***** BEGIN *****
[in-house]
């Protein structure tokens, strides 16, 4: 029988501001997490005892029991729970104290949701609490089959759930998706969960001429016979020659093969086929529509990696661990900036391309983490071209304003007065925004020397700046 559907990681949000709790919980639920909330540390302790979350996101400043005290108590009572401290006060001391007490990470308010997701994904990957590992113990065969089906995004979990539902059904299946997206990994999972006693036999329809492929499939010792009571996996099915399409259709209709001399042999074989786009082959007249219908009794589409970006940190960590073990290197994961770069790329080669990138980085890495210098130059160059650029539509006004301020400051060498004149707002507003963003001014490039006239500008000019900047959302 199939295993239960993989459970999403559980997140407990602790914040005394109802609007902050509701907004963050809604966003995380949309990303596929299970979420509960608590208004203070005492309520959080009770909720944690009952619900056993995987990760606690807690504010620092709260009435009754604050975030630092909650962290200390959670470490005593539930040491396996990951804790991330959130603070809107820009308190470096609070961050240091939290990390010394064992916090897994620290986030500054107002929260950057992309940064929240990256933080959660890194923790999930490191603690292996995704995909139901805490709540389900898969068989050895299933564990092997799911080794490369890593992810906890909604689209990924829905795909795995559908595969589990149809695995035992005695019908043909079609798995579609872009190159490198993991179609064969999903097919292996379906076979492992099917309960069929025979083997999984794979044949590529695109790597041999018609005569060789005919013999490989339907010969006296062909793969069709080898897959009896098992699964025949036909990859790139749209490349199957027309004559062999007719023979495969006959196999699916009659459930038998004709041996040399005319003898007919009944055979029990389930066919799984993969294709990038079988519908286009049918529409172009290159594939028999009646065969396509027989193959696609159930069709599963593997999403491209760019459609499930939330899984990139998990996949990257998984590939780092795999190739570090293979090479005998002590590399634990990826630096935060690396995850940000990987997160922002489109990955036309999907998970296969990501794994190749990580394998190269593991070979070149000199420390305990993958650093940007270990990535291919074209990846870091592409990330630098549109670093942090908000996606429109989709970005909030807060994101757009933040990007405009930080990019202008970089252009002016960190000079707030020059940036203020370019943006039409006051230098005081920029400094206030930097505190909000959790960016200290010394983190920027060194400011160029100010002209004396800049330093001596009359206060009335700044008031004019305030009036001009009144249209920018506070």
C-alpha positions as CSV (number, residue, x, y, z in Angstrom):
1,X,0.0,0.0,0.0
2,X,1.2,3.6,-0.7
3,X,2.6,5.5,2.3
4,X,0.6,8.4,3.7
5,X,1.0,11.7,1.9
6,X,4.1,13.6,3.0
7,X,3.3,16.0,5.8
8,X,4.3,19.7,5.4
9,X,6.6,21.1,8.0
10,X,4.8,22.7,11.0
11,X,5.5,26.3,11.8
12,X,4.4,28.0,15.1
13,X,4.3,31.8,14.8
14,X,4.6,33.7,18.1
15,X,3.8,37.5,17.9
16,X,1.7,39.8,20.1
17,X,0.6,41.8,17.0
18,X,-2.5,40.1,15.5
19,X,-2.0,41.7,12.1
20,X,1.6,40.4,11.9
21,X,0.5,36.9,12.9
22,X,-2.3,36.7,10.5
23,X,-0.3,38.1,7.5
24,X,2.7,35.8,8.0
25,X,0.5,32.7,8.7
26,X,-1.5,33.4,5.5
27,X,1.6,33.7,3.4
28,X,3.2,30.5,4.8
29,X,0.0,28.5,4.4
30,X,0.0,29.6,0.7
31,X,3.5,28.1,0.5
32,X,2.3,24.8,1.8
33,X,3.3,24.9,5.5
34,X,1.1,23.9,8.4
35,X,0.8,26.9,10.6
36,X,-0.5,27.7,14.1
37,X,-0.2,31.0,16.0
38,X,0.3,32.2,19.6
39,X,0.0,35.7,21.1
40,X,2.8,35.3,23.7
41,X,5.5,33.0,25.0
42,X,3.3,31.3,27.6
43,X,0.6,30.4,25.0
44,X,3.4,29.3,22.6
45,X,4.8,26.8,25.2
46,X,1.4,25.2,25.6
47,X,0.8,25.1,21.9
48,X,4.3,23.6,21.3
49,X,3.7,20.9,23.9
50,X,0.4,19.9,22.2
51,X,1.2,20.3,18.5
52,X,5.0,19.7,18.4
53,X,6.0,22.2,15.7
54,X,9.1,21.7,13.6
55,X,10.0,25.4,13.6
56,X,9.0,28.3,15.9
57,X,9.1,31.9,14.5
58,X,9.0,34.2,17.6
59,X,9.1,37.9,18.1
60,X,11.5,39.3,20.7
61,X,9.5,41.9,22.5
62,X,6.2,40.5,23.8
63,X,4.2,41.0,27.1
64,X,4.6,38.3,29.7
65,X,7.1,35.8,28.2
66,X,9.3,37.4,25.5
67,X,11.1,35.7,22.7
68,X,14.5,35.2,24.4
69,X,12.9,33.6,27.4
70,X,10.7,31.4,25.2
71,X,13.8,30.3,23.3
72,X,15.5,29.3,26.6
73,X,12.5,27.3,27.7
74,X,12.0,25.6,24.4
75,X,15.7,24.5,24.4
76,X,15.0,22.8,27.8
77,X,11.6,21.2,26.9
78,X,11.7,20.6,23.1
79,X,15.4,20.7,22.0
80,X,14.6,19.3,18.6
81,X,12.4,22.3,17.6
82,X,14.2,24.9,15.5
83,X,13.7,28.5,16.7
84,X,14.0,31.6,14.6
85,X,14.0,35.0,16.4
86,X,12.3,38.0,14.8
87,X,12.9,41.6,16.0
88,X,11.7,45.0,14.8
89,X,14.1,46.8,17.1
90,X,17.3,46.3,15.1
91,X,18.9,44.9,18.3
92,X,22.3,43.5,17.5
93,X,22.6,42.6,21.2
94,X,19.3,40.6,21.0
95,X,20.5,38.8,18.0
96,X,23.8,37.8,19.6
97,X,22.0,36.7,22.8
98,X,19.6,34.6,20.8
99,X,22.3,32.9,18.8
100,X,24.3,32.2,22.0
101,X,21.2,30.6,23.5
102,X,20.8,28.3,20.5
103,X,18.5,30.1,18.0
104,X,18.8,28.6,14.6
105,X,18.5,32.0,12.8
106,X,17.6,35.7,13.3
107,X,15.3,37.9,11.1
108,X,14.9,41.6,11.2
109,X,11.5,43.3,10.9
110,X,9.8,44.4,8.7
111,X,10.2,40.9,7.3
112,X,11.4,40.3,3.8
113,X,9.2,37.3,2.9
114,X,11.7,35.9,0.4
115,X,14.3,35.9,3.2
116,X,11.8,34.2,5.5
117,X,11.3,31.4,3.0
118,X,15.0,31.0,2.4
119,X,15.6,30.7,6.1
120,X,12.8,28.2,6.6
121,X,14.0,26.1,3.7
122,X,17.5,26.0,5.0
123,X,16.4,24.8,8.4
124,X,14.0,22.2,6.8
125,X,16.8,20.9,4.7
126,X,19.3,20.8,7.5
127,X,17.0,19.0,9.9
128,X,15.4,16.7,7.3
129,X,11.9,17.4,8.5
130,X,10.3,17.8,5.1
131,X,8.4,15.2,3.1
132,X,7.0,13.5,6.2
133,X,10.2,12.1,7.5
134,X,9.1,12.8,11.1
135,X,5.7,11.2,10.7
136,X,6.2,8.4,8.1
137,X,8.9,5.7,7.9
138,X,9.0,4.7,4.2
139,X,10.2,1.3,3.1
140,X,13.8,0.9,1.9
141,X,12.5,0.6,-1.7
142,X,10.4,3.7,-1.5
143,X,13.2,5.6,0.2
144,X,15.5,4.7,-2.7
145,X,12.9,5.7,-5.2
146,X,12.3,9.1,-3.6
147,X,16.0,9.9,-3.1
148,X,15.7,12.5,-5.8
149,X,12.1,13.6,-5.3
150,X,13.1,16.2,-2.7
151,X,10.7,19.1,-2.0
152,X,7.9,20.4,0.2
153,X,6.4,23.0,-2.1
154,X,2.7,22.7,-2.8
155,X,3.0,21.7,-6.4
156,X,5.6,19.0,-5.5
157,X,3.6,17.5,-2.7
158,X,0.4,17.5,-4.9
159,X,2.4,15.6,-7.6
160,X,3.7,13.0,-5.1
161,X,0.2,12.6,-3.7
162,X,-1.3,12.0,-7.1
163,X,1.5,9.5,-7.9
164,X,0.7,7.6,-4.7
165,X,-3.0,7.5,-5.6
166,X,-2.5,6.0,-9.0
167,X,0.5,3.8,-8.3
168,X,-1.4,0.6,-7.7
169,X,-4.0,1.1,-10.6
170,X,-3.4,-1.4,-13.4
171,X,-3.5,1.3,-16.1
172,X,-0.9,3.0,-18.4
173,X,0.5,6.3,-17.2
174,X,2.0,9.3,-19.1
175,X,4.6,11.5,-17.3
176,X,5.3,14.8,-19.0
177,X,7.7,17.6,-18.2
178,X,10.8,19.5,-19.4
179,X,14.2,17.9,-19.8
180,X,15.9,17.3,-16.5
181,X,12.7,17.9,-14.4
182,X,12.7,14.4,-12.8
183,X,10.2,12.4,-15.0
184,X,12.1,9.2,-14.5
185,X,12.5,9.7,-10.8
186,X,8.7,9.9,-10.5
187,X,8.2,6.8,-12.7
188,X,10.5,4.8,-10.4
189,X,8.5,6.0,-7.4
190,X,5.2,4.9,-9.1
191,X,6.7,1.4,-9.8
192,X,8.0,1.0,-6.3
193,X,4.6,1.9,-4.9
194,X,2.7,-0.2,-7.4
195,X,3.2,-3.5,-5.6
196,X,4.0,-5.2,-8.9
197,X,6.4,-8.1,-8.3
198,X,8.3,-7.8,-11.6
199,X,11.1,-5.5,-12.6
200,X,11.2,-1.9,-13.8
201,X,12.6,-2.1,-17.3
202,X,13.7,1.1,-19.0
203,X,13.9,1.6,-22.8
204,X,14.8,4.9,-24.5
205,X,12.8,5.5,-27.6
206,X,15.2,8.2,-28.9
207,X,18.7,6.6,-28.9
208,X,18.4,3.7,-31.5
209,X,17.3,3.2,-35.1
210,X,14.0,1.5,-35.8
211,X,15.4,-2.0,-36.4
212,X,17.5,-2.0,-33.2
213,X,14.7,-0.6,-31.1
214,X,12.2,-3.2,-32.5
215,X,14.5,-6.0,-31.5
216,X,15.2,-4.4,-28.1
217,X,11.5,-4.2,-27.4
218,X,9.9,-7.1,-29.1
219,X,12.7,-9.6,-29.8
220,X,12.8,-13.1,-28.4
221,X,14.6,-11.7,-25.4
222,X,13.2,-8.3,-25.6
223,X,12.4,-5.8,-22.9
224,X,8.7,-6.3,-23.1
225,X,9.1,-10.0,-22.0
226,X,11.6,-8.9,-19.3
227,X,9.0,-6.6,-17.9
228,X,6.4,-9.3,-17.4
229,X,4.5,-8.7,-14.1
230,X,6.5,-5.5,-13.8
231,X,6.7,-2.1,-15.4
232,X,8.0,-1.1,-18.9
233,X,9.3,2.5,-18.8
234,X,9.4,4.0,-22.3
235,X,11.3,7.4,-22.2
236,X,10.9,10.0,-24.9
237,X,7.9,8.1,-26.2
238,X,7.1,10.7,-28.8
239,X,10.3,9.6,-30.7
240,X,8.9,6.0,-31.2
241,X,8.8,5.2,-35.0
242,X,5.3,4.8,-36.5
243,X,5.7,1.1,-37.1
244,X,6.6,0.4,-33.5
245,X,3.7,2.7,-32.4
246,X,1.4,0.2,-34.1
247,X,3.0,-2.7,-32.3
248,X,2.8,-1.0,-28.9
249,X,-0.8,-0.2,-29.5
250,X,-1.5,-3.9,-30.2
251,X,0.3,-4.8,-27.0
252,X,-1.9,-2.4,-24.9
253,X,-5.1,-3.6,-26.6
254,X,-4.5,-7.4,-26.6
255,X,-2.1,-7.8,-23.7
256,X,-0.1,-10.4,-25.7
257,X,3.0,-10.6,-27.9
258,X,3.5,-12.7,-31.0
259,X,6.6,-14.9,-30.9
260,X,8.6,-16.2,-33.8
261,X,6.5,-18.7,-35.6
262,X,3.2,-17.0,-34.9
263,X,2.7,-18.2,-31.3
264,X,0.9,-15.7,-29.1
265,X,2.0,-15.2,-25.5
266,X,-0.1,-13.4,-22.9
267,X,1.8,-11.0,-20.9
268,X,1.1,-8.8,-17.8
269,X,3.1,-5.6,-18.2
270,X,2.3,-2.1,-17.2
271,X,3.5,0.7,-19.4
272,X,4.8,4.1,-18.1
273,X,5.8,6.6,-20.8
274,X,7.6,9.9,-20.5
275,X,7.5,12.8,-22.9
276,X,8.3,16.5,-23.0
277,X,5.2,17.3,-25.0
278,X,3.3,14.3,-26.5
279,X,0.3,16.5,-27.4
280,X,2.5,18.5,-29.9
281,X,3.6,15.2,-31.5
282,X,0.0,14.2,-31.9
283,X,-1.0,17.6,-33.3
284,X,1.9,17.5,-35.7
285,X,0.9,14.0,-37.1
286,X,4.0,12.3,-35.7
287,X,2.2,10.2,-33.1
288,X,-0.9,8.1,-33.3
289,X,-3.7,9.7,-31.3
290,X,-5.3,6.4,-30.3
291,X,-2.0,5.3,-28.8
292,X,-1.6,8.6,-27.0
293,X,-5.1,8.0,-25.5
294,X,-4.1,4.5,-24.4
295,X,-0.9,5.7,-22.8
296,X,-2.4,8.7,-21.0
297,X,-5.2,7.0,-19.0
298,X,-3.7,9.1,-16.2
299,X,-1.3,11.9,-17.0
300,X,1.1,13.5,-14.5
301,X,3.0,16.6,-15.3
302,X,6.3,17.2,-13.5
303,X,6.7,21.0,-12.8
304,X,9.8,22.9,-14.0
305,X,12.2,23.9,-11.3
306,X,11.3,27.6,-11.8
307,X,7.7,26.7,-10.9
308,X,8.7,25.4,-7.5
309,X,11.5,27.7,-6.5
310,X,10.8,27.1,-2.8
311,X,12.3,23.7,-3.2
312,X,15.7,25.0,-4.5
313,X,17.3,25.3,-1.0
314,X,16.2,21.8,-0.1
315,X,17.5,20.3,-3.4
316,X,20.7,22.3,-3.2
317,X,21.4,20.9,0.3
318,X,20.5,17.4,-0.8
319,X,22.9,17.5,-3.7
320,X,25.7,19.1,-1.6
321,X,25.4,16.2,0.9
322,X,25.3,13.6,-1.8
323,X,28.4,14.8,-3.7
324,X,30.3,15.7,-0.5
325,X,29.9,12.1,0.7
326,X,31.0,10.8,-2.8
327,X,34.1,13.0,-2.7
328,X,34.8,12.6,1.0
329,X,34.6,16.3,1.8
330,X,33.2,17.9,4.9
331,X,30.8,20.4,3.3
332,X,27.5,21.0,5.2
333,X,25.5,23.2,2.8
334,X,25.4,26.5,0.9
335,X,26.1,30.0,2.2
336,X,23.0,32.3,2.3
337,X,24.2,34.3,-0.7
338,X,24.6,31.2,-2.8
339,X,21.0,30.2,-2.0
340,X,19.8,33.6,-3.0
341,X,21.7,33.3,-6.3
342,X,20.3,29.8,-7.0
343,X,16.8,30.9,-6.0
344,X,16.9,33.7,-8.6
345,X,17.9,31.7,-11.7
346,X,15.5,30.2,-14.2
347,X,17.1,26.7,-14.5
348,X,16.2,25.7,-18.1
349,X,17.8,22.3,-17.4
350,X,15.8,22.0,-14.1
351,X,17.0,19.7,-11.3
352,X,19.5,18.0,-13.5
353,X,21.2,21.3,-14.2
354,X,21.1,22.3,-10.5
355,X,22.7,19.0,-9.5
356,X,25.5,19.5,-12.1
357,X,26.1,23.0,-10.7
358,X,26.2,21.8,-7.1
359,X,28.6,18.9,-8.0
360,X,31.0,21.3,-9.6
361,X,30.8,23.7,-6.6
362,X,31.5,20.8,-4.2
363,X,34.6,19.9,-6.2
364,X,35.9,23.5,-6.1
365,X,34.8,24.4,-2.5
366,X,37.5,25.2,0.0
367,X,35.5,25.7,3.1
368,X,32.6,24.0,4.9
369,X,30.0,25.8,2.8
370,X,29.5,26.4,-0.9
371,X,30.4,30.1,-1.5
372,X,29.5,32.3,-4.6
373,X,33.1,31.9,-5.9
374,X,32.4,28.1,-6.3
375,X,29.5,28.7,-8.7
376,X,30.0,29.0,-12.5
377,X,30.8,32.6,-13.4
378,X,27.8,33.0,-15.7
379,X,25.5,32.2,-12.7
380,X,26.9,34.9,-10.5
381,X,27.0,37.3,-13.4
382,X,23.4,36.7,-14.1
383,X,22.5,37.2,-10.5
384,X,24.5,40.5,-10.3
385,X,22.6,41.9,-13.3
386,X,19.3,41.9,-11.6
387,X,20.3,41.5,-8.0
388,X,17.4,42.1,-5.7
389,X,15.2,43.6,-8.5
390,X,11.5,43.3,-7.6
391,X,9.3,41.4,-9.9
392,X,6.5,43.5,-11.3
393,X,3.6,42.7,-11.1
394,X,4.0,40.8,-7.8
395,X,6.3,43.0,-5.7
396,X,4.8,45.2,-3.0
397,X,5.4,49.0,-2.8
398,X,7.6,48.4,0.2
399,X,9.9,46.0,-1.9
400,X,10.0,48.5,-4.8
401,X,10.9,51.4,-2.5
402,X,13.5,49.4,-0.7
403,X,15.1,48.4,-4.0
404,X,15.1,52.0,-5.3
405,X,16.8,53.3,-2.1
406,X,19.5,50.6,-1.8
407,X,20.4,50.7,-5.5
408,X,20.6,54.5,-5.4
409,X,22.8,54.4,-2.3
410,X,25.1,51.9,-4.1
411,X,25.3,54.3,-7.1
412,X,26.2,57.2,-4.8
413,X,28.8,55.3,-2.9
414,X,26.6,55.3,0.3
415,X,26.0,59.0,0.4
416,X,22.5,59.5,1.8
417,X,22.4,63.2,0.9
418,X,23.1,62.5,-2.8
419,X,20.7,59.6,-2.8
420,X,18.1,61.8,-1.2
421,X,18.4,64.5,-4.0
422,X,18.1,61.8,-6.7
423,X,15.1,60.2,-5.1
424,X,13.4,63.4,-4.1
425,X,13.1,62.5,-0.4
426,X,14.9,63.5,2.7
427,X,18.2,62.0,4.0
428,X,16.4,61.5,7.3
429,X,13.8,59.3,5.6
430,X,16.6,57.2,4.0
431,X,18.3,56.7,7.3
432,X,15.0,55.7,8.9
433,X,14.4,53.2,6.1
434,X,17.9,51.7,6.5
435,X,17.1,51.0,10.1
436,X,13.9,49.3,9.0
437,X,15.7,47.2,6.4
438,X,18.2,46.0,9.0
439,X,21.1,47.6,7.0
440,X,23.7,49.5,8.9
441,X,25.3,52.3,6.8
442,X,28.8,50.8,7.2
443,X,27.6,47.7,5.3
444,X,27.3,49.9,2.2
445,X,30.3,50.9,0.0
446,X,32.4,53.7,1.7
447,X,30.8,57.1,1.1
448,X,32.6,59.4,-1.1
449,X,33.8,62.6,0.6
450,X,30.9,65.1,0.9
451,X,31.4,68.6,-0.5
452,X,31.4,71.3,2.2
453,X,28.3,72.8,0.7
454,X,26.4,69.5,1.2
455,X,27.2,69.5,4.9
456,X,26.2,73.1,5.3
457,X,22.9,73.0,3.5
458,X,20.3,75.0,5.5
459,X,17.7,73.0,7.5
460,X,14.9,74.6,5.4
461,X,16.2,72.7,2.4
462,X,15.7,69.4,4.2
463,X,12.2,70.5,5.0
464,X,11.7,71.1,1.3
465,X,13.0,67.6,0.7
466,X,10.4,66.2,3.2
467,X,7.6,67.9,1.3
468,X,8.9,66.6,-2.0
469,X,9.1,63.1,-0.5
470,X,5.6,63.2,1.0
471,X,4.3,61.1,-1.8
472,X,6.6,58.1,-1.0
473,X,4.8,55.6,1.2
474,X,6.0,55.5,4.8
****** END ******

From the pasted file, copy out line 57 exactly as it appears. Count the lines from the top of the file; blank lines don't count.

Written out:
54,X,9.1,21.7,13.6